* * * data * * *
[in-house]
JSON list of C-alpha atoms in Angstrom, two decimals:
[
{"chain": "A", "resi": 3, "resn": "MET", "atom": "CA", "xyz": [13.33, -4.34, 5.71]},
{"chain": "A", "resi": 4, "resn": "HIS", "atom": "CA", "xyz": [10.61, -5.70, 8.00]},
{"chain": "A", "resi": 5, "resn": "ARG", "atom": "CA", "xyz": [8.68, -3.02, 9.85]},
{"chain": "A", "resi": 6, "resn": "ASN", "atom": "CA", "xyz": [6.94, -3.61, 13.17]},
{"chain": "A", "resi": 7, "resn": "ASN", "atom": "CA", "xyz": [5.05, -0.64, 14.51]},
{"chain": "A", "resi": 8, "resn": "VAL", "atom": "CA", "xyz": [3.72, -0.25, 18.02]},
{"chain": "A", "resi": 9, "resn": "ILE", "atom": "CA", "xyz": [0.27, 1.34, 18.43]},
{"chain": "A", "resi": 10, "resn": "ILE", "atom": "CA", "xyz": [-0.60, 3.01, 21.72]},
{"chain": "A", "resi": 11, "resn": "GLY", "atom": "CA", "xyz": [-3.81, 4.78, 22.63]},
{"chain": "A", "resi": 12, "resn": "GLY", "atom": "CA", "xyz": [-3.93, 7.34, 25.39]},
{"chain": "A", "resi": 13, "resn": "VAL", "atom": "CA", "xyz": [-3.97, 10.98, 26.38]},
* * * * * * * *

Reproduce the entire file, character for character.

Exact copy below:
[in-house]
JSON list of C-alpha atoms in Angstrom, two decimals:
[
{"chain": "A", "resi": 3, "resn": "MET", "atom": "CA", "xyz": [13.33, -4.34, 5.71]},
{"chain": "A", "resi": 4, "resn": "HIS", "atom": "CA", "xyz": [10.61, -5.70, 8.00]},
{"chain": "A", "resi": 5, "resn": "ARG", "atom": "CA", "xyz": [8.68, -3.02, 9.85]},
{"chain": "A", "resi": 6, "resn": "ASN", "atom": "CA", "xyz": [6.94, -3.61, 13.17]},
{"chain": "A", "resi": 7, "resn": "ASN", "atom": "CA", "xyz": [5.05, -0.64, 14.51]},
{"chain": "A", "resi": 8, "resn": "VAL", "atom": "CA", "xyz": [3.72, -0.25, 18.02]},
{"chain": "A", "resi": 9, "resn": "ILE", "atom": "CA", "xyz": [0.27, 1.34, 18.43]},
{"chain": "A", "resi": 10, "resn": "ILE", "atom": "CA", "xyz": [-0.60, 3.01, 21.72]},
{"chain": "A", "resi": 11, "resn": "GLY", "atom": "CA", "xyz": [-3.81, 4.78, 22.63]},
{"chain": "A", "resi": 12, "resn": "GLY", "atom": "CA", "xyz": [-3.93, 7.34, 25.39]},
{"chain": "A", "resi": 13, "resn": "VAL", "atom": "CA", "xyz": [-3.97, 10.98, 26.38]},